MR. COSTA: You’ve done a lot of interviews, Andrea, about – with former intelligence officials – about how FISA courts work, and how the FBI believes it did the right thing in how it was looking at Russian interference and seeking FISA warrants to try to look at different aspects of the 2016 campaign.
MS. MITCHELL: I mean, the intelligence committees used to be very different. They used to be bipartisan. And that really changed with Devin Nunes when the House – and when he went up to the White House and he started –
MR. COSTA: Former House Intelligence Committee chairman.
MS. MITCHELL: And he, as a Republican, was back-channeling the White House. And that changed the whole dynamic. So both sides went to their camps. But the bottom line is that there was a lot of very obvious alarms. There were – you know, there were red alarms going off at the time in 2016. They had to do a counter-intelligence investigation. There were so many meetings that were not acknowledged by Mike Flynn and others, and lied about, which they’ve established. They’ve got guilty pleas to that point. So any way you look at it, they had a credible witness in Christopher Steele who had been working with them. And they had to check out that dossier. And they had to begin looking at Russian investigation.
MR. COSTA: What is the battle to come, Nancy, on the redactions, as Democrats and Republicans, some of them calling for a full release of the Mueller report. If the attorney general gives a 400-page document with 200 pages redacted, what does that mean for Congress?
MS. CORDES: Well, I did think it was interesting that in the Senate hearing Barr said that he is deferring completely to Mueller’s team of investigators about what to redact and what not to redact. And he was asked, you know, have you overruled them? He said, no, and I don’t intend to overrule them. If that’s the case that will, you know, give Democrats some comfort that he’s not putting his thumb on the scale one way or the other. Regardless, the chair of the Judiciary Committee in the House, Jarrold Nadler, is really elevating this fight. His original position was, look, if we get a document and a whole bunch of it is redacted, I’m going to take the subpoena and we’re going to fight – we’re going to – we’re going to fight this out in the courts to get a hold of the full document. Now he’s saying if there is even one line redacted, if there – if there are any changes whatsoever, we are going to issue this subpoena and we’re going to have a fight.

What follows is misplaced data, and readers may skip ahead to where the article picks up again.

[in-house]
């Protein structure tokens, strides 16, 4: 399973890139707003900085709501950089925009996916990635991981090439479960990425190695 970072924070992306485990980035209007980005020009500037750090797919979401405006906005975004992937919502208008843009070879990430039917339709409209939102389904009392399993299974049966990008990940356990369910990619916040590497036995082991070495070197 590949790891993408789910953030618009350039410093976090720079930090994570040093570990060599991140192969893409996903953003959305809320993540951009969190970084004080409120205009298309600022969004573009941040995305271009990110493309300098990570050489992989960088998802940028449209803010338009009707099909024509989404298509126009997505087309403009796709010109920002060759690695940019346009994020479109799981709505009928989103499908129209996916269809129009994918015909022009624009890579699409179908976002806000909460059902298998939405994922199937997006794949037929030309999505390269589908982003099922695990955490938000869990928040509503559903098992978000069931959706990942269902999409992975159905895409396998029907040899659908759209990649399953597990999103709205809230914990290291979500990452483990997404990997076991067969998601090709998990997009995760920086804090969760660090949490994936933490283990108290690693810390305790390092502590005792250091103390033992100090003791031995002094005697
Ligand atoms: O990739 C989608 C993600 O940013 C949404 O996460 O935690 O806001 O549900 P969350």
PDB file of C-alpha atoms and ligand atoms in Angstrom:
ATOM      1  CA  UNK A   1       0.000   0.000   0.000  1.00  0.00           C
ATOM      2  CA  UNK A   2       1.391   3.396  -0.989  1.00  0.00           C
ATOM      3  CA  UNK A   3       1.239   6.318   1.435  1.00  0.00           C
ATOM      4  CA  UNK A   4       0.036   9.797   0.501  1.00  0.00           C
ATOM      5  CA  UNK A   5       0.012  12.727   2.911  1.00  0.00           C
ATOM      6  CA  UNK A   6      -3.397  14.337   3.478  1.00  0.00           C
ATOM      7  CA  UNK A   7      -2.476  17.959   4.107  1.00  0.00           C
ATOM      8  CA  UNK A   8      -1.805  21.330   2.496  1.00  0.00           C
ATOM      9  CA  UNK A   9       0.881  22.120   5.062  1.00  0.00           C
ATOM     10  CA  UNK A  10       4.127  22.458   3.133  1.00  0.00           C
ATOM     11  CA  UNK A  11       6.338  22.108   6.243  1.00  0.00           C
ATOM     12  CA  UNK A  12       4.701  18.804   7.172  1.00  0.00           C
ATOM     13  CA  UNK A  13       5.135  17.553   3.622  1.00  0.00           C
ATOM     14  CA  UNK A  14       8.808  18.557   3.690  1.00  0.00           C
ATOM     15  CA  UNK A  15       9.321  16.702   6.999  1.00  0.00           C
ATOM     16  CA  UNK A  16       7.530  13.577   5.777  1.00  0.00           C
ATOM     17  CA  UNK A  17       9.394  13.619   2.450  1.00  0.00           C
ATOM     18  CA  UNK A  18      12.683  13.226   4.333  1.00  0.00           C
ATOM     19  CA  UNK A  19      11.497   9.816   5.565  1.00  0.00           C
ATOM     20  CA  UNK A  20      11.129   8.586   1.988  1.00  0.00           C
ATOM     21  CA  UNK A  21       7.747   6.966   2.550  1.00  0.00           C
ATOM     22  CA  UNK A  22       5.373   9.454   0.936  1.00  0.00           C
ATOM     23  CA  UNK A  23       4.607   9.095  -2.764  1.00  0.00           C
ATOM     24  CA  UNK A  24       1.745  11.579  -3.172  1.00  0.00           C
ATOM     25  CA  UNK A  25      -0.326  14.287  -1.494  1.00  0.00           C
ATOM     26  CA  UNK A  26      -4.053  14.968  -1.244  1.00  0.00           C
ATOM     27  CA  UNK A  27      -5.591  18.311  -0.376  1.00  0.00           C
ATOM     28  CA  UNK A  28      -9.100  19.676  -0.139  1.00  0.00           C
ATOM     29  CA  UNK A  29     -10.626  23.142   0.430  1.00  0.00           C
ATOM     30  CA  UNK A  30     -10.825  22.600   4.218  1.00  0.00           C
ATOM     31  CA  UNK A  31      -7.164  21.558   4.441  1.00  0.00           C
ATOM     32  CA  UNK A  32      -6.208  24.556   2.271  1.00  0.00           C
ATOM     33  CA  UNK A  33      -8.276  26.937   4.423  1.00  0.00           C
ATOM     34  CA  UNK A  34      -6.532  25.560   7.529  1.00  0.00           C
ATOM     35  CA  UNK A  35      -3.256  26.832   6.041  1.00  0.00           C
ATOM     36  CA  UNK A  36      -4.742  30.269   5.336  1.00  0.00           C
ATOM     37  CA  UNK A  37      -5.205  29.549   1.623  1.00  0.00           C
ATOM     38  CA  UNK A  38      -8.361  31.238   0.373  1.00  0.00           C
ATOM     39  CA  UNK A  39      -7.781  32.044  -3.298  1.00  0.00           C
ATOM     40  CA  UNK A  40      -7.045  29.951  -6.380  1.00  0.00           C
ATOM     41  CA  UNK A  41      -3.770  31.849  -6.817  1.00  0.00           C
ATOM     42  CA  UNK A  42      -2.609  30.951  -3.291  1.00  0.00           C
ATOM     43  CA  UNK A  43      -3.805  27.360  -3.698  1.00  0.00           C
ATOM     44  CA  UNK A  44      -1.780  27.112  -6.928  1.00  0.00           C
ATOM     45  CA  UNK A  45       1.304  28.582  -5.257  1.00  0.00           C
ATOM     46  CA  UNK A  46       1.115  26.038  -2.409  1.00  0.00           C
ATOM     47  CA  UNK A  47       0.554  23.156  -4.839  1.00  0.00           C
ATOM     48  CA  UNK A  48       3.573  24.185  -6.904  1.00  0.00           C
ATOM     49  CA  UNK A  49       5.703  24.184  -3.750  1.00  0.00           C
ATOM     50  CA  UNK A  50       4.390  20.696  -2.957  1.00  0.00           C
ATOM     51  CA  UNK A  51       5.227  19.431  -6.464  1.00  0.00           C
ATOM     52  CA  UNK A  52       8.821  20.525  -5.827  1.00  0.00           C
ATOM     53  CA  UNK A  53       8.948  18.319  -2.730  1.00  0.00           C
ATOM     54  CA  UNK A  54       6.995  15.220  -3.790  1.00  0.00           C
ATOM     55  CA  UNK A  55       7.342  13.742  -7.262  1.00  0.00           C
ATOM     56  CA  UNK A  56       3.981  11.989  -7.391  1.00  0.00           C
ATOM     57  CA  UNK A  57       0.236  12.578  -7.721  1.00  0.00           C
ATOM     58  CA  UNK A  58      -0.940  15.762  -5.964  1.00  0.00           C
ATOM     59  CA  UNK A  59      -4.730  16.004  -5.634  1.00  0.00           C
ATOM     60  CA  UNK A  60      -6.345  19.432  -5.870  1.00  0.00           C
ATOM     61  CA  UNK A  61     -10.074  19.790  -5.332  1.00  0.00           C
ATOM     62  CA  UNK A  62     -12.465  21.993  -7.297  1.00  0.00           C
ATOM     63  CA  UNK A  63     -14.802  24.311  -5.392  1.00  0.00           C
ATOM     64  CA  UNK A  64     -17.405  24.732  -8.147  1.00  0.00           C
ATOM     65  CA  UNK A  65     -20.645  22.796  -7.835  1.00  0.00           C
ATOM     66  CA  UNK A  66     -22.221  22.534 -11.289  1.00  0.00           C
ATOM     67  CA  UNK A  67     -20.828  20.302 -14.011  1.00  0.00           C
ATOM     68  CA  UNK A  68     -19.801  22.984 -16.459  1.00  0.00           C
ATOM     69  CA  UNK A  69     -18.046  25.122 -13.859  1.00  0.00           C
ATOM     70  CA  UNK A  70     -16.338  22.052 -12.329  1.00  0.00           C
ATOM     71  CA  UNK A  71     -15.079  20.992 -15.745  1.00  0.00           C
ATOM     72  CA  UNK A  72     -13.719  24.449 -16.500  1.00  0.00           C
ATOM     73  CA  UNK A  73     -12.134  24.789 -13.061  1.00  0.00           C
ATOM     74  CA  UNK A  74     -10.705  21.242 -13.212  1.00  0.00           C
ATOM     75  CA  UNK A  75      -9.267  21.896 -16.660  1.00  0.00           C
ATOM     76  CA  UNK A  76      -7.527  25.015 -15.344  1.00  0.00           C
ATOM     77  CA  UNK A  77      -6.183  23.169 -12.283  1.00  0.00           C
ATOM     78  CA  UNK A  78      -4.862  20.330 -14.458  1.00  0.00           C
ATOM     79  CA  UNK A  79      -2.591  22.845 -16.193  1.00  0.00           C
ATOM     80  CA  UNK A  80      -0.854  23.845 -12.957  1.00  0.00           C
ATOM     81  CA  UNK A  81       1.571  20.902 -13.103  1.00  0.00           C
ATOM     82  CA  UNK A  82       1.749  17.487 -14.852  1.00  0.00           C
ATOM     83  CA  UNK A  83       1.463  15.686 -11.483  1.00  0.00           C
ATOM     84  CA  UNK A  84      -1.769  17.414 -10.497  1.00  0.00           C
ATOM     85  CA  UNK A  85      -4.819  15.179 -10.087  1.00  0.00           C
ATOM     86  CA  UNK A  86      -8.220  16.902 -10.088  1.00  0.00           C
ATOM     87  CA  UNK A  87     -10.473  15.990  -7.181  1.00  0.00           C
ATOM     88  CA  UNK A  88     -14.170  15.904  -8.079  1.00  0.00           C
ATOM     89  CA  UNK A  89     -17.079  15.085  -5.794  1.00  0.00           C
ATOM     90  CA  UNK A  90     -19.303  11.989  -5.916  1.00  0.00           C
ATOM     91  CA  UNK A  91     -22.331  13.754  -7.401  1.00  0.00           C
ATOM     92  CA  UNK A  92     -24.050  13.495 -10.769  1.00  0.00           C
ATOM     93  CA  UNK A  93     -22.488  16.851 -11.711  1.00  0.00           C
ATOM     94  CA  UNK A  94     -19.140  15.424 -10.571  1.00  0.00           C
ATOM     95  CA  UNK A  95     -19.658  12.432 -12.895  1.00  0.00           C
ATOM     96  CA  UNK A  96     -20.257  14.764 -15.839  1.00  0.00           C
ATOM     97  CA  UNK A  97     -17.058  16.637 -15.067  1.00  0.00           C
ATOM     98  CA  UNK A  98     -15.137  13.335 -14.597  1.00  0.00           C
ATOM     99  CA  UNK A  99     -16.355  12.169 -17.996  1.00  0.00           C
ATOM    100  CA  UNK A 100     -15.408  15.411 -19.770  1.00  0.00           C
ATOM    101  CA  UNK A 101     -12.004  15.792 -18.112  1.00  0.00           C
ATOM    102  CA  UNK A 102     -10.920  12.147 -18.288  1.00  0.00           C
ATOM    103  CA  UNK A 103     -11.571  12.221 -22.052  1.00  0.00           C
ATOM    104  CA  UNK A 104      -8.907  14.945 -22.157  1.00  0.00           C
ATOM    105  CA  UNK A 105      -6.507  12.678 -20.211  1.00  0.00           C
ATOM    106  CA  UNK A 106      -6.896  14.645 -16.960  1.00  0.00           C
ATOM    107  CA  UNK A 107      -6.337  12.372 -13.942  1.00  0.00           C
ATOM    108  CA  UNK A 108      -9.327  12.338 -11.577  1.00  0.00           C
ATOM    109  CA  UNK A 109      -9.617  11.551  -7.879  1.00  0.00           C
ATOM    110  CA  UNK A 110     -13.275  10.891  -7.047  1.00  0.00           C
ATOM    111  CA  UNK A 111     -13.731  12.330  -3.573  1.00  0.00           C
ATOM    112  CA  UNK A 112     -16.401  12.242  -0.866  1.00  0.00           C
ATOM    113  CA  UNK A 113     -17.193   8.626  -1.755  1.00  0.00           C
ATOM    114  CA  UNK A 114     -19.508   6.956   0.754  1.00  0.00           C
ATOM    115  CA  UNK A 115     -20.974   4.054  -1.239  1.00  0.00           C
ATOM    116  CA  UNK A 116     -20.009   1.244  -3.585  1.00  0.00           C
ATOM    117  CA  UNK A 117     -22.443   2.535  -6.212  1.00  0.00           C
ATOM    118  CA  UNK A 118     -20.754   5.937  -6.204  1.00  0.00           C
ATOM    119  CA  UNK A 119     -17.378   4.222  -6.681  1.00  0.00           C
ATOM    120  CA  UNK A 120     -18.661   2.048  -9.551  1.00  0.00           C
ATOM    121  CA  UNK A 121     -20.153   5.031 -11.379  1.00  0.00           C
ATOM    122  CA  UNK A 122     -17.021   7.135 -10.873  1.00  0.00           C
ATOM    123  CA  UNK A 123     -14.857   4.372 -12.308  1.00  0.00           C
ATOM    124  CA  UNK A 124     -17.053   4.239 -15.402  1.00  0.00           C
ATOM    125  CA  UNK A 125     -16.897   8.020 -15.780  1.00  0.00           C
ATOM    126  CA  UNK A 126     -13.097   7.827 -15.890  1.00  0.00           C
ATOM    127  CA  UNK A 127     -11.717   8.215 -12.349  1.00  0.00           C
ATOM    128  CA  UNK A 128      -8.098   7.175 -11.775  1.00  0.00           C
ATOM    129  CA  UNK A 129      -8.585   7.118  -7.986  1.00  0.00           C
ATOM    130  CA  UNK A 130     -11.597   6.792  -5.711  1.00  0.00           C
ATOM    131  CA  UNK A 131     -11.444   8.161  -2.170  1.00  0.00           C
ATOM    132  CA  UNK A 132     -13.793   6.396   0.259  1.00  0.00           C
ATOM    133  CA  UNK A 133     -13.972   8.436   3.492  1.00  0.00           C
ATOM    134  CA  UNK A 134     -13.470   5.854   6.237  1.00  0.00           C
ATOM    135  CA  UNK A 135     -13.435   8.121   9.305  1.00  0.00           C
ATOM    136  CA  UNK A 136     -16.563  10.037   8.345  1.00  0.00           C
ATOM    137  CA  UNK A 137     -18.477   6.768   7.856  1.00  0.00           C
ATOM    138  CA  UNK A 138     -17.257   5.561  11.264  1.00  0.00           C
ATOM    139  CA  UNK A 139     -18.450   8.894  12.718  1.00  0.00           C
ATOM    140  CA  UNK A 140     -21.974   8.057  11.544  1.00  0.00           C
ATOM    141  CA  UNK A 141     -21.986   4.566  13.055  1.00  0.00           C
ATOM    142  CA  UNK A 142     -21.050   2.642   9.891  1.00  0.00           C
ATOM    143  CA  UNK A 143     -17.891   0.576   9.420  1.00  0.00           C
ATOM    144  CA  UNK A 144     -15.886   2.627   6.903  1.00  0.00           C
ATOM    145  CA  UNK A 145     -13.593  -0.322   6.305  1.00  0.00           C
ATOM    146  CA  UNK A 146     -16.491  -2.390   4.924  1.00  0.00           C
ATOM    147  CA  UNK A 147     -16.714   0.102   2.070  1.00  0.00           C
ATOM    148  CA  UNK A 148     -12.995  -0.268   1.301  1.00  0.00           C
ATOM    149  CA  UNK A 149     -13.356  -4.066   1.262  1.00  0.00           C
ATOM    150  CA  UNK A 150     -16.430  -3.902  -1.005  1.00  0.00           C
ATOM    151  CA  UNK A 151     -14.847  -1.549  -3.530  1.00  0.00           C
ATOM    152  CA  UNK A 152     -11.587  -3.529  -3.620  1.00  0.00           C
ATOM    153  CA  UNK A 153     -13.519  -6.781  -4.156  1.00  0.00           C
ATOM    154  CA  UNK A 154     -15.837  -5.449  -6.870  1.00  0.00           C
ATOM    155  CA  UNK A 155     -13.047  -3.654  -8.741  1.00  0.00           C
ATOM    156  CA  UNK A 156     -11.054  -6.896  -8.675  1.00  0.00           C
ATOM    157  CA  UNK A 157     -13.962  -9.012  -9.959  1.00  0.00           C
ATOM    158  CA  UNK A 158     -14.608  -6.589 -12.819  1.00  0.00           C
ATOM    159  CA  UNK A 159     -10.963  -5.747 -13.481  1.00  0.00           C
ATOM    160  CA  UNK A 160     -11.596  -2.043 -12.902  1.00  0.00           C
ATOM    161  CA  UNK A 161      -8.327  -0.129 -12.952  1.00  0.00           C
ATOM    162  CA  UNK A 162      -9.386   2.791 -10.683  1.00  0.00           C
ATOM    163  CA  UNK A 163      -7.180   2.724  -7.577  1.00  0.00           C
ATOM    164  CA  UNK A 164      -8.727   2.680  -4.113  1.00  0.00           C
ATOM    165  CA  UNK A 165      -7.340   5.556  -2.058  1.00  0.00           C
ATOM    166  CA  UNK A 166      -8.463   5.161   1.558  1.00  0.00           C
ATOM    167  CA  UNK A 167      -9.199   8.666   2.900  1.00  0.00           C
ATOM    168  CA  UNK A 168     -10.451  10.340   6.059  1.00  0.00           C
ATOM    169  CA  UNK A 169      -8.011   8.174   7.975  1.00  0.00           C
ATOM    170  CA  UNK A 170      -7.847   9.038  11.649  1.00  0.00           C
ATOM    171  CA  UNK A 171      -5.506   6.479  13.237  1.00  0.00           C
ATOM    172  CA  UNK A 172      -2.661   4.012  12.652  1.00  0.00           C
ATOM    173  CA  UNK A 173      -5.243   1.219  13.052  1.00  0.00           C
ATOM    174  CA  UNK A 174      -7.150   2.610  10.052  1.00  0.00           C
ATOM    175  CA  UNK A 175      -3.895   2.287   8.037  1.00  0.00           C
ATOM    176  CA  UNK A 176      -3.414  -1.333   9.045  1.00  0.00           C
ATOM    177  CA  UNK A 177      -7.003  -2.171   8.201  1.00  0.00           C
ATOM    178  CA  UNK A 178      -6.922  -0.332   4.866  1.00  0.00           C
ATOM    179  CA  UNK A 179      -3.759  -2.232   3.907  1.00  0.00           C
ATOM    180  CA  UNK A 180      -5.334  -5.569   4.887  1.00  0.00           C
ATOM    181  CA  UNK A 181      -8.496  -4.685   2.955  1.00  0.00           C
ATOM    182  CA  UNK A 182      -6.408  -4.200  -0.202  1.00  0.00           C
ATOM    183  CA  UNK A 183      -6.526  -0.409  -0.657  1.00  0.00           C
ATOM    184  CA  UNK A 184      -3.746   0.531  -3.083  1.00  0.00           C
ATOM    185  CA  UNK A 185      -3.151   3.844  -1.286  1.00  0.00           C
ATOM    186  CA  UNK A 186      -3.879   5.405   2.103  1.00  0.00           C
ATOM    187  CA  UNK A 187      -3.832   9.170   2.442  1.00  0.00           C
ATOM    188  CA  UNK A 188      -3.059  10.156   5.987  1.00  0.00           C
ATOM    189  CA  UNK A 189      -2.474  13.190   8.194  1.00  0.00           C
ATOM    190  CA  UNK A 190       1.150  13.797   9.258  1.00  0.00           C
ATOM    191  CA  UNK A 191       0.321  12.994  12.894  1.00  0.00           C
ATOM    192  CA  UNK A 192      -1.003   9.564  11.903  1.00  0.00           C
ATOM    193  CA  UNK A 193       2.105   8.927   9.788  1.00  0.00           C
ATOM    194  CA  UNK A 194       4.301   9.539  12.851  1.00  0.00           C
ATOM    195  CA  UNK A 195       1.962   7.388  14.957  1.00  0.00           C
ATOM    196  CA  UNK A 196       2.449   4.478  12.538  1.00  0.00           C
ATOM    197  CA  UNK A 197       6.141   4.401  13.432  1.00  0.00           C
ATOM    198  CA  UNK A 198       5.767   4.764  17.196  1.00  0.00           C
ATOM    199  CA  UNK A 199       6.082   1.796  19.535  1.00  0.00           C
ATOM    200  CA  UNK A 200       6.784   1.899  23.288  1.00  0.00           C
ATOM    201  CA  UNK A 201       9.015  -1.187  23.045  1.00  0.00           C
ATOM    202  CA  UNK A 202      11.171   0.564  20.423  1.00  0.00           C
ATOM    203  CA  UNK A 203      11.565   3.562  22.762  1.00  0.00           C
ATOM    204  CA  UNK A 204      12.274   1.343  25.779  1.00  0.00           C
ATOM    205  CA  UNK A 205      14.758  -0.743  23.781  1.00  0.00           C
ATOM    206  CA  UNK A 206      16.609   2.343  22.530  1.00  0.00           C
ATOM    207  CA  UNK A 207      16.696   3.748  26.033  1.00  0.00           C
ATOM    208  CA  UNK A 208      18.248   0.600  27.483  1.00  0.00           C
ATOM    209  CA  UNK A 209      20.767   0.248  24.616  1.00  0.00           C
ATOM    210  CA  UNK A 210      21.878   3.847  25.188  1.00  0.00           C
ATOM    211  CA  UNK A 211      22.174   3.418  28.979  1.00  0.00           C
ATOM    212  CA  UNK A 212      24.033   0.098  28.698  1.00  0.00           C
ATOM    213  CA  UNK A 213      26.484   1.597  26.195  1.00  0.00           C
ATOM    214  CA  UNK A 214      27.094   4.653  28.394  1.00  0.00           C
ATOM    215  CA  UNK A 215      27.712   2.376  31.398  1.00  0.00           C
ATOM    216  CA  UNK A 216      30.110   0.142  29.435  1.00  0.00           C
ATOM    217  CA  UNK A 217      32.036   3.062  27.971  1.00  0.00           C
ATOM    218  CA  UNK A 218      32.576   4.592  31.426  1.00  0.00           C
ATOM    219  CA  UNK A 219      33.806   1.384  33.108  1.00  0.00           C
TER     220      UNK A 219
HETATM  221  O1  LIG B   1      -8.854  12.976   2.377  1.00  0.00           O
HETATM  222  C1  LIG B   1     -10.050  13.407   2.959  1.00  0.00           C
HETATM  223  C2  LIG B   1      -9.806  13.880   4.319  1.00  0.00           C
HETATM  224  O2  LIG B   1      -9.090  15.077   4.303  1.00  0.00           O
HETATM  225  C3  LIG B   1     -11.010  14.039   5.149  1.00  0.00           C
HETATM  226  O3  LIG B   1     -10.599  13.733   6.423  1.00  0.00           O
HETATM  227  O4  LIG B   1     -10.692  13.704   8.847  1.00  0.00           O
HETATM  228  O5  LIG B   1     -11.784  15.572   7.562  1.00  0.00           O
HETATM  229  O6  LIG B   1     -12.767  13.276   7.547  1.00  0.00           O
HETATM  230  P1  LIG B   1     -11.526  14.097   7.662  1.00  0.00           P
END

MR. COSTA: Well, just – Andrea just mentioned how that some Democrats want to talk more about other issues, like health care. Is Speaker Pelosi prepared for Chairman Nadler to move forward in that direction, to maybe pursue a subpoena? Maybe this becomes a major fight in the federal courts.
MS. CORDES: Sure, I think that this is one of those fights that they think is worth fighting, not only because, you know, they believe that this is a very important investigation and Congress has the right to look at the fruits of that investigation, but also because they’re conducting their own investigations in several different House committees and they need that material. They need to be able to look at the underlying material to aid in their own ongoing investigations, and that’s why there’s a fight not just over getting the report itself but also getting the grand jury material and making sure that Barr and Mueller and others come up to testify once they’ve got that material.